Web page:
Tiny, glowing shrimp that live in oceans’ darkest depths are shedding light on how life operates in one of the final frontiers, the deep sea.
Research examining the eye size of more than 16 species of planktonic, almost transparent shrimp called sergestid shrimps, is revealing how animals of the deep have adapted to surviving in low light.
“We don’t know very much about the deep sea because it’s incredibly difficult to study,” said Lorian Schweikert, an assistant professor of biology and marine biology at the University of North Carolina Wilmington. “A really good place to start is by looking at vision, light and vision and that’s because, from what we understand, vision and the detection of light is critical to deep sea survival.”
Schweikert was part of a three-week research expedition funded by the National Oceanic and Atmospheric Administration’s Office of Ocean Exploration and Research in June 2019 that afforded groups of researchers to focus on their particular areas of deep-sea study in the Gulf of Mexico. Coincidentally, this was the same expedition where one of those groups of researchers captured a giant squid on video, a sighting that made national news.
Schweikert’s team, which included marine biologists from the University of Texas and Florida International University, were there to study patterns of the eye size of sergestid shrimp pulled from varying depths off the Louisiana coast.
Animals of the deep have evolved the ability to glow and they use bioluminescent signals to communicate with each other.
This means that their vision is crucial to their survival. It’s how they find food and one another in the deep.
“That really is the basis of why we were looking at patterns of eyesight,” Schweikert said.
The research team targeted sergestid shrimp because they swim in large numbers in the water column throughout the world’s oceans.
They’re found in various deep-sea habitats – on the sea floor, in the open deep, and more shallow areas – which makes them particularly ideal to study when comparing patterns of survival in the deep-sea environment.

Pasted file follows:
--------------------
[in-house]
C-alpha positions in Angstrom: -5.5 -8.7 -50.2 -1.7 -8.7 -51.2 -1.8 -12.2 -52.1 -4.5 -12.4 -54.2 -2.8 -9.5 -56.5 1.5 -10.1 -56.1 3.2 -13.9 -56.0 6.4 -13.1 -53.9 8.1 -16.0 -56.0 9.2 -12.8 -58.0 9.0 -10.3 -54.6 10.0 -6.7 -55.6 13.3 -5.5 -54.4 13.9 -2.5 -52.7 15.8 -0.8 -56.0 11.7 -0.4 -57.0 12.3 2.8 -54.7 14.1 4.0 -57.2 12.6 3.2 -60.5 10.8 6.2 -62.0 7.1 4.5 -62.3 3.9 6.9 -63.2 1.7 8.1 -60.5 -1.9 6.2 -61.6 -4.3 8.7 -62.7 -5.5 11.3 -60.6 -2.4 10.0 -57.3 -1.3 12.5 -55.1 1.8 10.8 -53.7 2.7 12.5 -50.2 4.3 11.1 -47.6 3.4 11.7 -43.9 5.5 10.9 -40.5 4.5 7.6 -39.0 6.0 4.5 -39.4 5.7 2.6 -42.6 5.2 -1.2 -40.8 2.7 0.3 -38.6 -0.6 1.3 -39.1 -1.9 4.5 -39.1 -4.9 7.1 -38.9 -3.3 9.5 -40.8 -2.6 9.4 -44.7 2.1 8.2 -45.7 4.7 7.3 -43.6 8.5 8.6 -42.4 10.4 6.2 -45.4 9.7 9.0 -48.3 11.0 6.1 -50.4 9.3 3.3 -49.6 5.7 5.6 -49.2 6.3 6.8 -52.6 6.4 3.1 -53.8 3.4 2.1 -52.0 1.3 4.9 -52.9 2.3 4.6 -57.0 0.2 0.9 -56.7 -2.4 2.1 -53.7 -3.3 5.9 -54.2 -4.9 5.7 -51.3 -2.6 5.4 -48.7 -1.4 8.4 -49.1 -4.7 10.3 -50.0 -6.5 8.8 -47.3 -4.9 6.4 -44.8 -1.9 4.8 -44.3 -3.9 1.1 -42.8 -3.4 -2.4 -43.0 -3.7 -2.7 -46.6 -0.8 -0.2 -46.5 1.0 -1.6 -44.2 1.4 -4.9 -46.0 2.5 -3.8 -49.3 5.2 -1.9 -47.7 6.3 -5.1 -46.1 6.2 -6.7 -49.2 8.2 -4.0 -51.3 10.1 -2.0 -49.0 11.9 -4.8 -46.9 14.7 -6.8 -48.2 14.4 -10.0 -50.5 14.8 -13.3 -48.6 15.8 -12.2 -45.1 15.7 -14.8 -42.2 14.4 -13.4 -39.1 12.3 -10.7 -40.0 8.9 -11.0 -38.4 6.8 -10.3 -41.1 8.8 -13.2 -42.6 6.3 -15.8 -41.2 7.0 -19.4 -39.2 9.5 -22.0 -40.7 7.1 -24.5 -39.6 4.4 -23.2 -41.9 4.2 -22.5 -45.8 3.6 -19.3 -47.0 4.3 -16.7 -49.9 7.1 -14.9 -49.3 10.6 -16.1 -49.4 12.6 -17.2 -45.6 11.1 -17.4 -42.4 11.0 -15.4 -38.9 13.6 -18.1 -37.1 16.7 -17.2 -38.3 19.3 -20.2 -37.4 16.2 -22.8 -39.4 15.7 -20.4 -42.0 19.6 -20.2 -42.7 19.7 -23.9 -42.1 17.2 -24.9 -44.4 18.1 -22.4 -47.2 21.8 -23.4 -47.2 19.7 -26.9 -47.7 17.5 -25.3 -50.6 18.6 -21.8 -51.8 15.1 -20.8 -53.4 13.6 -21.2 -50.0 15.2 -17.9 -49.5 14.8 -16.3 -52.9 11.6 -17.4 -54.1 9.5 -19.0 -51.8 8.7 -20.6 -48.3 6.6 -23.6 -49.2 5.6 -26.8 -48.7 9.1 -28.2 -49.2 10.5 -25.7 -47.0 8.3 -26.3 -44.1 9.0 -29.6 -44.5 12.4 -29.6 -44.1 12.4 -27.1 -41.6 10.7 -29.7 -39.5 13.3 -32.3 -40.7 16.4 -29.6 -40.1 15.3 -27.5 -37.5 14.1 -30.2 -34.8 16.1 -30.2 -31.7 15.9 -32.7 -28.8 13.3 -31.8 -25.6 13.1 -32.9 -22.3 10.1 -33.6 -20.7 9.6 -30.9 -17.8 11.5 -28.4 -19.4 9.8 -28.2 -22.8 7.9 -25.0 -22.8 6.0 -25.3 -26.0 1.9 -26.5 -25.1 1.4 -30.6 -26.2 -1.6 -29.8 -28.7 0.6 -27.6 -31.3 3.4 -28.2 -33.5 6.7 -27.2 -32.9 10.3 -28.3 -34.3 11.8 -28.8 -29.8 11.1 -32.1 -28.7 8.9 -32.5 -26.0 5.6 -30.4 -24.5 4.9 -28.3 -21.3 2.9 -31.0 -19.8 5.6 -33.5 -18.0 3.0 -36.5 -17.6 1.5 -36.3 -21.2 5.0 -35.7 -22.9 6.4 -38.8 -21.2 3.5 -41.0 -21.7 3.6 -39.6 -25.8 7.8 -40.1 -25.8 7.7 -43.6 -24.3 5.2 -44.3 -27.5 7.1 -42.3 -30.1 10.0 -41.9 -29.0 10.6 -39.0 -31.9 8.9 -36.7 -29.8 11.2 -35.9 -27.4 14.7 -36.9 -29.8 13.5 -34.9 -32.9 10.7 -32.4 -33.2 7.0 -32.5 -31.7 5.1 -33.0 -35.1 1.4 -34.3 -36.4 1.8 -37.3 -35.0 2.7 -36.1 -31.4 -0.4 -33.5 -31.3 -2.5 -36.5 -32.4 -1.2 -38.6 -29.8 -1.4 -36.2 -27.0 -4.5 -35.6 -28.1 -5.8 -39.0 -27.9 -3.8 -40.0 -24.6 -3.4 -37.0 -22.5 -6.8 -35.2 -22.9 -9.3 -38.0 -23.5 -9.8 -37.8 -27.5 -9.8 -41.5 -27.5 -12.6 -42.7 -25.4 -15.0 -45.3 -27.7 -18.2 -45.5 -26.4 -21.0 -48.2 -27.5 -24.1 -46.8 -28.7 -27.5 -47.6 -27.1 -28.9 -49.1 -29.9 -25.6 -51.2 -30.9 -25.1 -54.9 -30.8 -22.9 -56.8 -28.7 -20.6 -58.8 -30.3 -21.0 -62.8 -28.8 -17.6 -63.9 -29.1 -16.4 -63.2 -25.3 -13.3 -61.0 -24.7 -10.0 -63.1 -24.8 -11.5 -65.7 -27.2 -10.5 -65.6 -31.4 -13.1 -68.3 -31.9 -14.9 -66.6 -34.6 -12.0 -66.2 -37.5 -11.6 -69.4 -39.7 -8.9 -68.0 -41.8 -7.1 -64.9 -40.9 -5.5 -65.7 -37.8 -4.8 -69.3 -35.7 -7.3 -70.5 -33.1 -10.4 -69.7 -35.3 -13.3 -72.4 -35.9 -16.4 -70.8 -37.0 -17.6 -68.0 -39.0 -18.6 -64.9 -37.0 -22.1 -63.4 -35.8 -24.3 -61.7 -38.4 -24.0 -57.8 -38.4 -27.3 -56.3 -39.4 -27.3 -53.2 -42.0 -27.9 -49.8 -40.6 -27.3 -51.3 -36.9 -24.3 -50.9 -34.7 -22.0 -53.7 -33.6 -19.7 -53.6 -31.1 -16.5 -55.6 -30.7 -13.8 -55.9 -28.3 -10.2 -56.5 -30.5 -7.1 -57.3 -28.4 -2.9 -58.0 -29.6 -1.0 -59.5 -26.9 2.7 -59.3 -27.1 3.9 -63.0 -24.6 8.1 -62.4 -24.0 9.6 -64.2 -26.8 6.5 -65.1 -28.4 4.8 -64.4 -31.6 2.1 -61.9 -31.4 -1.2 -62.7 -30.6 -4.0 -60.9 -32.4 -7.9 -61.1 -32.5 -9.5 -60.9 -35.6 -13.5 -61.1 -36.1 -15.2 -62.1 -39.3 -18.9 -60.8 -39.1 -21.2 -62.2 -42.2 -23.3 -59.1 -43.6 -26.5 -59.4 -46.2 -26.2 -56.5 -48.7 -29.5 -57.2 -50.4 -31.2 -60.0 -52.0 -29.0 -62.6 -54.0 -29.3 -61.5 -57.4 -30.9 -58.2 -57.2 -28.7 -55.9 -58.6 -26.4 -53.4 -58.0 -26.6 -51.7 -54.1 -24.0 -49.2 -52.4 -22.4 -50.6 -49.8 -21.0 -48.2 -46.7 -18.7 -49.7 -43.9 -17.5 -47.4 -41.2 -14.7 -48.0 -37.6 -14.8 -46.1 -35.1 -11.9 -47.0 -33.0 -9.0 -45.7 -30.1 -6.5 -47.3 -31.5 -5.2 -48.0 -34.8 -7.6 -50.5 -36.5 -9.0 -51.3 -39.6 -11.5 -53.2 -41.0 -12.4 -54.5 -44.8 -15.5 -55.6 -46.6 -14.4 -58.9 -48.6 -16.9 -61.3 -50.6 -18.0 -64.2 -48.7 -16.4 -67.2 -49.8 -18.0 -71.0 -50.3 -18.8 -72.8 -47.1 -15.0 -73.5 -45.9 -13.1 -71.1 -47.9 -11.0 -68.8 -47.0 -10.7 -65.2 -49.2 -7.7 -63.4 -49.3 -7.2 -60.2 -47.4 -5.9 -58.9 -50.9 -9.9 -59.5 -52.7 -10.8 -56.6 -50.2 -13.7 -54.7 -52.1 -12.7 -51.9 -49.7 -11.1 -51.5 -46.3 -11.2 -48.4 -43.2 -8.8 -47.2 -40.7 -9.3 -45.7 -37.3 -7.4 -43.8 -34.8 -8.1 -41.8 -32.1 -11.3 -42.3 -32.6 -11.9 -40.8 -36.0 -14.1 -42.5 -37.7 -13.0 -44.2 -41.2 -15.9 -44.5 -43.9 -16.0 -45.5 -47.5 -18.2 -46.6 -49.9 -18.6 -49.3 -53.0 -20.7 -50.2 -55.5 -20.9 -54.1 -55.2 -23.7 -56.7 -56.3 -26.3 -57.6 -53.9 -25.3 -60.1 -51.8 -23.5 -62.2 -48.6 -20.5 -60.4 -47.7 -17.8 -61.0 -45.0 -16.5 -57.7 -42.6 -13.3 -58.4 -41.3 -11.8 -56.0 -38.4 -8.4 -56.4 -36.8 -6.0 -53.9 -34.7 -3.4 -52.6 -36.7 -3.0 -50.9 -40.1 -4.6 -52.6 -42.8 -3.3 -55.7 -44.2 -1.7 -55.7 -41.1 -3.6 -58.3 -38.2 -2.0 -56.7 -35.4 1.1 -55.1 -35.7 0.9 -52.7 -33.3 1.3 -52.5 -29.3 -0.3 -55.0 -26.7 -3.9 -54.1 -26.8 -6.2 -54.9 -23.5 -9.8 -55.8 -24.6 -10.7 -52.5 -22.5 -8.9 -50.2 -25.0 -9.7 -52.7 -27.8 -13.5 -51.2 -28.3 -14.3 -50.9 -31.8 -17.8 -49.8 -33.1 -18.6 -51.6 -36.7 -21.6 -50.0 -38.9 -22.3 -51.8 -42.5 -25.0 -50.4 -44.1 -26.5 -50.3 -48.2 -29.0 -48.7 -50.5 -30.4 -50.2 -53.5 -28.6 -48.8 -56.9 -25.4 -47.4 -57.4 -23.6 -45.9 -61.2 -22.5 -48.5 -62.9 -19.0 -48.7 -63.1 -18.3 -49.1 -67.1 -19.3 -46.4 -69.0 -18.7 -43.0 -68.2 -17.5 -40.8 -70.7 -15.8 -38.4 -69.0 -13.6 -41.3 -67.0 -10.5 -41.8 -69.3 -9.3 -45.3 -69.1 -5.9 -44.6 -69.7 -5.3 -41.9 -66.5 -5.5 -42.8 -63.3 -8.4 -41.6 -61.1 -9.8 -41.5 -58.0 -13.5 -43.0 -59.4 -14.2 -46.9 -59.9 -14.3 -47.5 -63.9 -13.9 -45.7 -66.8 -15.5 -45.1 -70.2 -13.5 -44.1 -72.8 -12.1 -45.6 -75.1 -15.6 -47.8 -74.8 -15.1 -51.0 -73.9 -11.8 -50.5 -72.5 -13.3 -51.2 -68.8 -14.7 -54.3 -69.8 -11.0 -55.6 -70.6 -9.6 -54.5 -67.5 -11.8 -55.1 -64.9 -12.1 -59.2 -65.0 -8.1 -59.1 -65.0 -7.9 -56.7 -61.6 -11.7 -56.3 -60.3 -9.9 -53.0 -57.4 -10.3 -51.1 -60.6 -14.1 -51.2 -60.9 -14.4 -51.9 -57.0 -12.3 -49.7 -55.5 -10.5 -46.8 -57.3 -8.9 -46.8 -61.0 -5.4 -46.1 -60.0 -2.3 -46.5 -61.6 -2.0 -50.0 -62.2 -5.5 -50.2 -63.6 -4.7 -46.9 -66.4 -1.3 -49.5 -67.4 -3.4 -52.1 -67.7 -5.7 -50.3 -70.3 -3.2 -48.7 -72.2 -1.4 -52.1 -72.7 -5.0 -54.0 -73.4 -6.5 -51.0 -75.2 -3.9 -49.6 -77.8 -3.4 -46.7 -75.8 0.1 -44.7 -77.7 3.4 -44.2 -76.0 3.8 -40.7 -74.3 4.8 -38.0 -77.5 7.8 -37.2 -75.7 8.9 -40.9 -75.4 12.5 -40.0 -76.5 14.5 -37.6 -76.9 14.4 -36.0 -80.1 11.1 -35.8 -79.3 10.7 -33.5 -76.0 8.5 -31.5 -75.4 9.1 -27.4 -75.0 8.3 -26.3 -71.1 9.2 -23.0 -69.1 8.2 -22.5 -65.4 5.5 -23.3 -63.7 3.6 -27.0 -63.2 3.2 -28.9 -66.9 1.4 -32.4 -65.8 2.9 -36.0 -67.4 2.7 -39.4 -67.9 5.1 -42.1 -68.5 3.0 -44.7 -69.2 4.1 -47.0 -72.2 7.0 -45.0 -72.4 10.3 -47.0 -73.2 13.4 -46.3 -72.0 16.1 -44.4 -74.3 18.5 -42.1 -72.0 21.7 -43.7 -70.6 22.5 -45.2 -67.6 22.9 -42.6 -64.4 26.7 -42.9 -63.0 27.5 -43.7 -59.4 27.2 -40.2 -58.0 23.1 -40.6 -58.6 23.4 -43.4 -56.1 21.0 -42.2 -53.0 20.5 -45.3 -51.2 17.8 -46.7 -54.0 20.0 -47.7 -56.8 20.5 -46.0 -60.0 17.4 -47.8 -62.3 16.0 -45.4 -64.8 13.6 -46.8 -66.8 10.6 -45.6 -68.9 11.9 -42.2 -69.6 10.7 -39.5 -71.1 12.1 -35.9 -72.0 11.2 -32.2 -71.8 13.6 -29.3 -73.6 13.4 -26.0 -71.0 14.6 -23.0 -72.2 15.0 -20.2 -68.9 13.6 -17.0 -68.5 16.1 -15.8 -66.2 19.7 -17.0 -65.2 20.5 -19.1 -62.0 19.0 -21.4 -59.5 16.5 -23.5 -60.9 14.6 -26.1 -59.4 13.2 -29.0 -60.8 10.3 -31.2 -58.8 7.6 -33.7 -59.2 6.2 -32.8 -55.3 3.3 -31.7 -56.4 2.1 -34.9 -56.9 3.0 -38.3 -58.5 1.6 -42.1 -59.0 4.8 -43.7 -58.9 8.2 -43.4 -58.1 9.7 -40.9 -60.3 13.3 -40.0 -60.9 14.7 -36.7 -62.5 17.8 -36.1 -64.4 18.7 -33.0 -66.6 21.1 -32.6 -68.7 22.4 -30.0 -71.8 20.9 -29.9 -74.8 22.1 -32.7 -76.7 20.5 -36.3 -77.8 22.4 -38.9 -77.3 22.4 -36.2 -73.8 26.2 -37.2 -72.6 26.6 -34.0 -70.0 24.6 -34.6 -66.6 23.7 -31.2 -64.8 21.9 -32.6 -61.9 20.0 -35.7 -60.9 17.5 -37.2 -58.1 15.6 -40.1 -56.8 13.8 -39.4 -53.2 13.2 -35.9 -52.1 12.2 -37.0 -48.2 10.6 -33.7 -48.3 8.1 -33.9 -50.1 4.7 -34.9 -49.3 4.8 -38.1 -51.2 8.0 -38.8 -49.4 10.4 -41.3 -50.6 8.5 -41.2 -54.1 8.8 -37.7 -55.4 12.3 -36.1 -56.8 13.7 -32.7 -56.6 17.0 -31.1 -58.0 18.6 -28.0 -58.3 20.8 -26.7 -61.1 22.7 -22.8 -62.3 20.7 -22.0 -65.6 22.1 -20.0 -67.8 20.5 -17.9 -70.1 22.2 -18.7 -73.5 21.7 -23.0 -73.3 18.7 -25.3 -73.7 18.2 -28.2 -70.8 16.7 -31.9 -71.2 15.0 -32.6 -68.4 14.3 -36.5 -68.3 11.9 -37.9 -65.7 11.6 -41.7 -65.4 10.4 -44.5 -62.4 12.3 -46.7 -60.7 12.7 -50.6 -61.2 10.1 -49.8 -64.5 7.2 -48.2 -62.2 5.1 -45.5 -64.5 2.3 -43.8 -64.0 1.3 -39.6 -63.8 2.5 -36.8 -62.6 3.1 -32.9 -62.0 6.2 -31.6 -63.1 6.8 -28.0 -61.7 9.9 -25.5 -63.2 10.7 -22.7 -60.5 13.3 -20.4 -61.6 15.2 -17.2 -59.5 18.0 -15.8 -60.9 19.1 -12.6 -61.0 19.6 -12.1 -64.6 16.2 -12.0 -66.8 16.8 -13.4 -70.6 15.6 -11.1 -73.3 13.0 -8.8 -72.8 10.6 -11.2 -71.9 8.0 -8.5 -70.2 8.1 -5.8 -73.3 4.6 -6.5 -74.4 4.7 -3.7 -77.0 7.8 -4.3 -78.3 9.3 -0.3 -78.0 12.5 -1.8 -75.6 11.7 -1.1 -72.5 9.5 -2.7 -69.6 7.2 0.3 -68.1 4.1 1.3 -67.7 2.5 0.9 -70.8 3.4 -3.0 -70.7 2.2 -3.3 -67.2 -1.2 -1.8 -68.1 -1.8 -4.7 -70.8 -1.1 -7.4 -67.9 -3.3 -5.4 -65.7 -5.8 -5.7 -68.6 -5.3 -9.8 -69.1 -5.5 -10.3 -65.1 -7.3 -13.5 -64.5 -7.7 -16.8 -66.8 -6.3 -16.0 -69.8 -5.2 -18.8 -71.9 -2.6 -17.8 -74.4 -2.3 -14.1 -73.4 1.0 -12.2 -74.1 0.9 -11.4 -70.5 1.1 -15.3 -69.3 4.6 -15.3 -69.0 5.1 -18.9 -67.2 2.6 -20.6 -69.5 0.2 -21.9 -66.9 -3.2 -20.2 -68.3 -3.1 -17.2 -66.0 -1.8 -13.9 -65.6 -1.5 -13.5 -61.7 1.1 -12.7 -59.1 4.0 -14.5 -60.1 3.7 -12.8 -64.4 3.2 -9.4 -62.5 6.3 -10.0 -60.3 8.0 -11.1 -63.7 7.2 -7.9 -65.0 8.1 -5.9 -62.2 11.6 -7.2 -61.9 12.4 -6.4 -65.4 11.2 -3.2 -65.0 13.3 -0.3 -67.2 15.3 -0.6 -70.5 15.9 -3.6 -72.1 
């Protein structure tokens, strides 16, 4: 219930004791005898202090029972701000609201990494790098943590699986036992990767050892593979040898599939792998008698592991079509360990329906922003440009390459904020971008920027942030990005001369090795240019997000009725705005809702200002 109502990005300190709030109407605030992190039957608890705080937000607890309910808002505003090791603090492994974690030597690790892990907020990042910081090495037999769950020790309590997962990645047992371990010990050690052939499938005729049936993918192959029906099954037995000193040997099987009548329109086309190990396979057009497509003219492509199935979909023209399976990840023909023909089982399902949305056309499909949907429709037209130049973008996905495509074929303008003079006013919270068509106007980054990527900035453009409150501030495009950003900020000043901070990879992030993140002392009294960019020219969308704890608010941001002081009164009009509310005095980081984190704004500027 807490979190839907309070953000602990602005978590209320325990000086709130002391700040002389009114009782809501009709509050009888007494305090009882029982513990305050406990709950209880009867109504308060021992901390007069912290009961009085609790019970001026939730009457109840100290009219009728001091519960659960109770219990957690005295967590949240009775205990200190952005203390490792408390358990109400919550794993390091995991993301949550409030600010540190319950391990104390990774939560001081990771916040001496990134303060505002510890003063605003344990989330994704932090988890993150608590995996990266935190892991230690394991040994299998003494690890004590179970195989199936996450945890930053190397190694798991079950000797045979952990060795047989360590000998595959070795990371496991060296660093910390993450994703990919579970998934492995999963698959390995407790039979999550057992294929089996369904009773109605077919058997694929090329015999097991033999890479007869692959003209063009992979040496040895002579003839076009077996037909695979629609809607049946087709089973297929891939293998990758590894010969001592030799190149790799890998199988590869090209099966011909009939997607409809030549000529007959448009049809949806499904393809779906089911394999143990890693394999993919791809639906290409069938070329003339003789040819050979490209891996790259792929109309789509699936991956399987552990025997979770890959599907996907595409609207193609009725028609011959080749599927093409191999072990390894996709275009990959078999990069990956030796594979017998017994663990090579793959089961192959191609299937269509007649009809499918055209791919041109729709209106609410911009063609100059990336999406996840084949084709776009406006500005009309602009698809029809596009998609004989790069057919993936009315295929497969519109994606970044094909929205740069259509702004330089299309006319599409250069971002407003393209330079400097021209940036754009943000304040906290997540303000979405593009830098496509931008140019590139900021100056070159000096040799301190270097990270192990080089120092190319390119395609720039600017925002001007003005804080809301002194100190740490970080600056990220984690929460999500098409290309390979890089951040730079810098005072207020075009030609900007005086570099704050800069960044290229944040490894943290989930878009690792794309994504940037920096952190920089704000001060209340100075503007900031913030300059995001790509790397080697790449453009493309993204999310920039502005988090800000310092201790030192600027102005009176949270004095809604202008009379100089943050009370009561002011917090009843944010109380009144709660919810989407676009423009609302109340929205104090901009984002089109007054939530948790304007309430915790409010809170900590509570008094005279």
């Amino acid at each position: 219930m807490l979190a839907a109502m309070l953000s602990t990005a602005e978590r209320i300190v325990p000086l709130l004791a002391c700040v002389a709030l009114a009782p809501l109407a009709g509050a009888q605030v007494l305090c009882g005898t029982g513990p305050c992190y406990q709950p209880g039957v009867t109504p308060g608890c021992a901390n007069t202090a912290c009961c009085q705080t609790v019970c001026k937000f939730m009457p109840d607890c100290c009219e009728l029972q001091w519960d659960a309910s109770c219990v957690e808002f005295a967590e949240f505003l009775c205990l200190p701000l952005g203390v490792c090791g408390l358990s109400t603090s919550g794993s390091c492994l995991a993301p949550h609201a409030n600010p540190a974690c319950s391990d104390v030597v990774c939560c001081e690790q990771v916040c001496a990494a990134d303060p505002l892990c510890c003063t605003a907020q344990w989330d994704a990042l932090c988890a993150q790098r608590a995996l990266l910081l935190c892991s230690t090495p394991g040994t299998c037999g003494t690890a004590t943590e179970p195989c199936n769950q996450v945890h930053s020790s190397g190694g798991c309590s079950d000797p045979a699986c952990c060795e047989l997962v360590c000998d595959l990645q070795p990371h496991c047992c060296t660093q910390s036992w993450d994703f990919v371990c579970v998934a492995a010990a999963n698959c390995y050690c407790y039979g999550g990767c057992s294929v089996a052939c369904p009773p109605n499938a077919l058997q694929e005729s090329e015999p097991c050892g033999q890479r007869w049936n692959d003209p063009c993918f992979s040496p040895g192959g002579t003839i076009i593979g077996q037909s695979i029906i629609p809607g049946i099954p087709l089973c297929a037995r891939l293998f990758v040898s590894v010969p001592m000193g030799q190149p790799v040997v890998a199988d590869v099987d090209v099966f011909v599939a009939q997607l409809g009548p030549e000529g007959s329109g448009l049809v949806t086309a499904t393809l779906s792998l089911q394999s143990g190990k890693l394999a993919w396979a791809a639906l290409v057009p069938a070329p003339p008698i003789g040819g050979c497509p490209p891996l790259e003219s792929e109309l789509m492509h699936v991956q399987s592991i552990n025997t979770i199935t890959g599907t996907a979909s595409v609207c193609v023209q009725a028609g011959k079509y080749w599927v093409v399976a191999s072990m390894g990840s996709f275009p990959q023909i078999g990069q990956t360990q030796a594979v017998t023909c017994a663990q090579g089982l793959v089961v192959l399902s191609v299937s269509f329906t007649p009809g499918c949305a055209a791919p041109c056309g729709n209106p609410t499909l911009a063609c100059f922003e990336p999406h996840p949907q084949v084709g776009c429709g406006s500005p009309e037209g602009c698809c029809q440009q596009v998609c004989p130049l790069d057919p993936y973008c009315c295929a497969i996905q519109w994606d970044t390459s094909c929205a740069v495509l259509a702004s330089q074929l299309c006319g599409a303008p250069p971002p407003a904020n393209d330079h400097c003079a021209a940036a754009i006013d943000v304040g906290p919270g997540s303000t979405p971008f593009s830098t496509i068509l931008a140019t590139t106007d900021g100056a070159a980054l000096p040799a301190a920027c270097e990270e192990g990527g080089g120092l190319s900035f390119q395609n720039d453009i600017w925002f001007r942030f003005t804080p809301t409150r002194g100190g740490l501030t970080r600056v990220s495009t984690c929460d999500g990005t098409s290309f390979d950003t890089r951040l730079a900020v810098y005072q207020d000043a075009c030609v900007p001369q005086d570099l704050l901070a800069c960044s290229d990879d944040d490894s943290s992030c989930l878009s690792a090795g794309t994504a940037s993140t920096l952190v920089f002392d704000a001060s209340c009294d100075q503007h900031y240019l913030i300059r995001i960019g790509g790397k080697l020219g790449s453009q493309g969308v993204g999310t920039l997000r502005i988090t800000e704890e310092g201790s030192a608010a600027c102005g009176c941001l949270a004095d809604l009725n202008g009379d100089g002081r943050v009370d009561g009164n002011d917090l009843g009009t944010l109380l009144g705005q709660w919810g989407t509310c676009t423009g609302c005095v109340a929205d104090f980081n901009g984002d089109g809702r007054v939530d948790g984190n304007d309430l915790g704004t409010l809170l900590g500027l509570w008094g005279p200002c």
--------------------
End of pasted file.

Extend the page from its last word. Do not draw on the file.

Sergestid shrimp take part in a nightly phenomenon called diel vertical migration, the largest mass migration of animals on Earth, when creatures of the deep leave the safety of the cold, darkest depths of the ocean to avoid predators and rise closer to the surface to feed in better light conditions.
“These shrimps, like all the animals down there, differ in how much they do this migration behavior, how far they migrate every night,” Schweikert explained.
Researchers used giant trawl container nets, which seal as animals are bought to the surface to keep them in a light-tight environment, to pull shrimp from depths ranging from 200 meters, about 660 feet, at night to between 1,000 meters, or about 3,300 feet, and 2,000 meters during the day.
Captured shrimp were taken to a wet lab aboard the research vessel and released in tanks where they lit up like a constellation, Schweikert said.
In all, the research team examined more than 450 shrimp.
“We looked at eye sight patterns across these shrimps and compared that to different aspects of their life, different aspects of ecology, because we wanted to know what was it about life in the deep sea that drives the importance of vision,” she said.
They compared eye size of shrimp pulled from different depths of the ocean and compared how much they migrated through the water column.
“We found that, above all other aspects of light that we compared, that the light organ patterns on their bodies was the best predictor of how their eyes are going to be,” Schweikert said. “In other words, it told us that the glowing signals that they may send each other is, by far, the most important aspect of their life for determining their visual mobility.”
Shrimp that have larger bioluminescent organs have smaller eyes.
This makes the case, Schweikert said, that species with smaller, and therefore potentially dimmer organs, had to evolve larger eyes to detect subtle glimmers of light at a distance.
“The size of the light organs was, by far, the greatest predictor of how the eyes were going to differ in these animals,” she said. “But, we did we did see weaker relationships for depth and for migration range.”
Researchers found that, overall, species that lived at greater depths – 1,000 meters or so – had larger eyes.
Their findings now give biologists an understanding, because these crustaceans’ eyes match the brightness emitted from their organs, they use their bioluminescence to communicate with one another.
Still, this is a mere glimpse into the mysterious world of the deep sea, the tip of the iceberg.
“We know more about the surface of the moon than the topography of the sea floor,” Schweikert said.
Next up, researchers are set to study how deep-sea creatures produce bioluminescence and how they communicate using the light from their bodies.
Schweikert said continuing research will ultimately help people better manage plans for how humans tap resources of the deep sea, including fish, gas and oil, and rare minerals.
“These are having an impact on the environment that we don’t fully understand,” she said.